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Kelly Malcom, HBNS Editor and Becky Ham, Science Writer A 1999 report from the Institute of Medicine (IOM) revealed just how pervasive and harmful medical errors king drew medical magnet are in American health care, killing an estimated 98,000 patients each year. Although

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the IOM report drew significant attention to medical errors, studies suggest that errors remain common more than a decade

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later. A 2010 study, conducted by the U.S. Department of Health and Human Services’ Office of the Inspector General, found that an estimated 13.5 percent-about 1 in 7-of hospitalized Medicare patients experienced

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adverse events during their hospital stays, and an August 2011 study in the journal Health Affairs suggested that as many as one in three hospitalized patients could be harmed or killed by medical error. “Medicine in some ways is a victim of its own success,” says Peter Pronovost, M.D., professor in the departments of anesthesiology and critical care medicine and surgery and director of drew medical school the Armstrong Institute for Patient Safety at Johns Hopkins Medical School. “Many years ago, the only therapies we had were what the doctor held in his black bag. Now we have amazingly complex treatments; we can put a new hip in you or operate on your heart. But all of that complexity also added risk.” Tracking and reducing medical errors are part of widespread efforts to improve patient safety. “Many of the negative patient safety events are related to systems and how people operate within them,” says Jeff Brady, M.D., of the U.S. Health and Human Services’ Agency for Research and Quality (AHRQ). He refers to slices of Swiss cheese to describe how errors might happen. “There are flaws within health care systems like the holes in Swiss cheese. Normally, when there’s a hole, there’s a check in another part of the system that will prevent something from happening. A patient safety event often occurs when the normal system of checks and balances fails in an unfortunately coordinated way.” Errors are often the result of poor coordination within the health care system and poor communication on the part of physicians,

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MORE LinkedIn StumbleUpon Google + Cancel This month the British Medical Journal published a report by Johns Hopkins researchers showing that preventable medical error is the third leading cause of death in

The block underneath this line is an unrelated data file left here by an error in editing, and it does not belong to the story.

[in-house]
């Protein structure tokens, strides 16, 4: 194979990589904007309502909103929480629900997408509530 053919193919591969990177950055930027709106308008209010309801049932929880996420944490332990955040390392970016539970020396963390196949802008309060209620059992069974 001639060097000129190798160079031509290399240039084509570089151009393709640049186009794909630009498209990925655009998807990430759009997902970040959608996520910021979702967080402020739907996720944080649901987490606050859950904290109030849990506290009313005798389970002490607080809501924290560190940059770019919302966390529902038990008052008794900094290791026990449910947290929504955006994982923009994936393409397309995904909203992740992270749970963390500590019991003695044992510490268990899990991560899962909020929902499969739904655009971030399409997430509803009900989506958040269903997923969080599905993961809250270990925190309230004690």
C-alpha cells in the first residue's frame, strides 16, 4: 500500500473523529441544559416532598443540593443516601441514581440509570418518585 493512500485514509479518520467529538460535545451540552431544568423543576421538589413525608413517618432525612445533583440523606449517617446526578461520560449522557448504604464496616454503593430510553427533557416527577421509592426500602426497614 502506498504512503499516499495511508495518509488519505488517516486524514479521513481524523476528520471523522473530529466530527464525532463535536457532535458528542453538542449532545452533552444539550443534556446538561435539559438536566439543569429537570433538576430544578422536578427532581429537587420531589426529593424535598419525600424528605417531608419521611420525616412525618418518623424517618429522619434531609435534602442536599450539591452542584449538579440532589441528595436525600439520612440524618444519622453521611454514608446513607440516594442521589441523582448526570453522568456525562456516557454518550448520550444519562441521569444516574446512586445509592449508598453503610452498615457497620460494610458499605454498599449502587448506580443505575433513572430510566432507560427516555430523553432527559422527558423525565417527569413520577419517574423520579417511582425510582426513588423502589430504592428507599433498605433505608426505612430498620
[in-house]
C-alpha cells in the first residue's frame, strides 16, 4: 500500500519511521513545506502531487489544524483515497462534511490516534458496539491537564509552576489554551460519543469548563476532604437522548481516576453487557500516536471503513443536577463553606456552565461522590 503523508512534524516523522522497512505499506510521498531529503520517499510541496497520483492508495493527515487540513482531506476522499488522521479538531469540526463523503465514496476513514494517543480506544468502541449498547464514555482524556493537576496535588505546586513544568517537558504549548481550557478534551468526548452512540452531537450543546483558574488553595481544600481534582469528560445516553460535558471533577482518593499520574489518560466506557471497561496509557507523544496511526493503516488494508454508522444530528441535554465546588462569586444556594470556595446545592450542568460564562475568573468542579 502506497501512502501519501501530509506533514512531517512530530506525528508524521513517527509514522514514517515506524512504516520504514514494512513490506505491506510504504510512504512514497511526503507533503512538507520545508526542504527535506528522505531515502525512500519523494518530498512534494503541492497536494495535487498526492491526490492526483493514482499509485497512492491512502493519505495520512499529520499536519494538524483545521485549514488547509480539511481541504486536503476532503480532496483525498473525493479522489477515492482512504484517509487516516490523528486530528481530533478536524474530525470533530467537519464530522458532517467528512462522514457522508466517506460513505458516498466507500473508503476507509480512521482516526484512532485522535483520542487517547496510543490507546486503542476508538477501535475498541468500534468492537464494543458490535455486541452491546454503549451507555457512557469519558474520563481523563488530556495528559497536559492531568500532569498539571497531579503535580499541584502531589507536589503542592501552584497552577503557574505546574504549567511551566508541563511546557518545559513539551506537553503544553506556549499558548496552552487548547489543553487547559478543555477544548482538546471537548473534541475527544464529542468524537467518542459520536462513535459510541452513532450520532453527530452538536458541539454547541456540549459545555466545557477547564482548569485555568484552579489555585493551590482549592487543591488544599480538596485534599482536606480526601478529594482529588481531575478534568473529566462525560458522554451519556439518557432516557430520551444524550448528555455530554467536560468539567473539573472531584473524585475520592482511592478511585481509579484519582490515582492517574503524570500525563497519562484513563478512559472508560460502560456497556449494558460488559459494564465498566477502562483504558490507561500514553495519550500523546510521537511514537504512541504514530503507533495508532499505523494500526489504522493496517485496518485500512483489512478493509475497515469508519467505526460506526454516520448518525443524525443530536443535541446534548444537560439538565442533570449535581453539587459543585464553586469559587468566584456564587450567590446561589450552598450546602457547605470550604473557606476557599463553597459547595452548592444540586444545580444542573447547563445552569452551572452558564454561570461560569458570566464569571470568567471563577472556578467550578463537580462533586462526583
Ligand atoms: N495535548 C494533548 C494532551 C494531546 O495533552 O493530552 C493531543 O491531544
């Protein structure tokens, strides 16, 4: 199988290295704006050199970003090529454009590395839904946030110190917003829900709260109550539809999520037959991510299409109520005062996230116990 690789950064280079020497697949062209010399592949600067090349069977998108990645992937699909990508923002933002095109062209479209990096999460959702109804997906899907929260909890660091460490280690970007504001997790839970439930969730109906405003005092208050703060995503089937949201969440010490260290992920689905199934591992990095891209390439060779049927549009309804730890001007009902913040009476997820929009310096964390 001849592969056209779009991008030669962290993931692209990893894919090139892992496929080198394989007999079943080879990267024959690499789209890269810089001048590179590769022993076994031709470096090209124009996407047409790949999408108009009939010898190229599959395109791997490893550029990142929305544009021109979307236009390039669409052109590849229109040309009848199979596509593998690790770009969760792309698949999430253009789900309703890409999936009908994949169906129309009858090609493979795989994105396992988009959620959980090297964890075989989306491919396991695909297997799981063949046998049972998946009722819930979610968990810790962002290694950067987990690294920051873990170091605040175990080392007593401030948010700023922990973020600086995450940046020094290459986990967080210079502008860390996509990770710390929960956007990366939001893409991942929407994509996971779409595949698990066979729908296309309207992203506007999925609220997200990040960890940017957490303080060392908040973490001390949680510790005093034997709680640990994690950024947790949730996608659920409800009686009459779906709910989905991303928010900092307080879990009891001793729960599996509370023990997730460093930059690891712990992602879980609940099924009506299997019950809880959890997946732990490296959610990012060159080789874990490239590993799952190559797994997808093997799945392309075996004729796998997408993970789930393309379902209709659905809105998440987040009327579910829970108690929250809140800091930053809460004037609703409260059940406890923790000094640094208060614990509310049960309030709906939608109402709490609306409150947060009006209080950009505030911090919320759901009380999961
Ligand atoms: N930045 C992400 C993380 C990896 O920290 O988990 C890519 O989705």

Commands Skip to main content This site is best viewed with Internet Explorer http://www.ihi.org/education/ihiopenschool/resources/Pages/Activities/AHRQCaseStudyWrongShotErrorDisclosure.aspx version 8 or greater. Check your browser compatibility mode if you http://www.huffingtonpost.com/michael-drew/medical-mistakes_b_2017788.html are using Internet Explorer version 8 or greater. Log In / Register Extranet Newsletter Sign Up Newsletter Sign Up close Sign up for IHI's Email Services updating ... Blog Careers IHI Home Overview Online Courses Community Project-Based Learning Home Overview Online Courses Courses drew medical Overview First-Time Visitors Return to MY COURSES Subscription Options Certificates & CEUS Curriculum Integration Activities Library Community Community Overview Chapter Network Faculty Network Blog Activities & Exercises Newsletter Sign Up Project-Based Learning Experiential Learning Overview Leadership & Organizing Quality Improvement in Action Home / Education / IHI Open School / Activities / Activities / drew medical school The Wrong Shot: Error Disclosure (AHRQ) Case Study Activities Activities Video Library Case Studies Games and Exercises Patient Stories Publishing Your Work Other Resources IHI LR Wide The Wrong Shot: Error Disclosure (AHRQ) Page Content Case Study from AHRQ WebM&M Learning Objectives: At the end of this acticity, you will be able to: Describe the rationale for disclosing harmful errors to patients. Describe the specific information that patients want disclosed following a harmful error. Define the "disclosure gap" and the barriers that contribute to the difficulty health care workers experience in disclosing errors to patients. Recognize the emotional impact that errors have on health care workers and how these emotions can impair the disclosure process. List specific steps that institutions can take to enhance the disclosure of harmful errors to patients. Description: A child is mistakenly vaccinated for hepatitis A, rather than B. Despite forthright disclosure and no evident harm to the child, the father becomes incredibly

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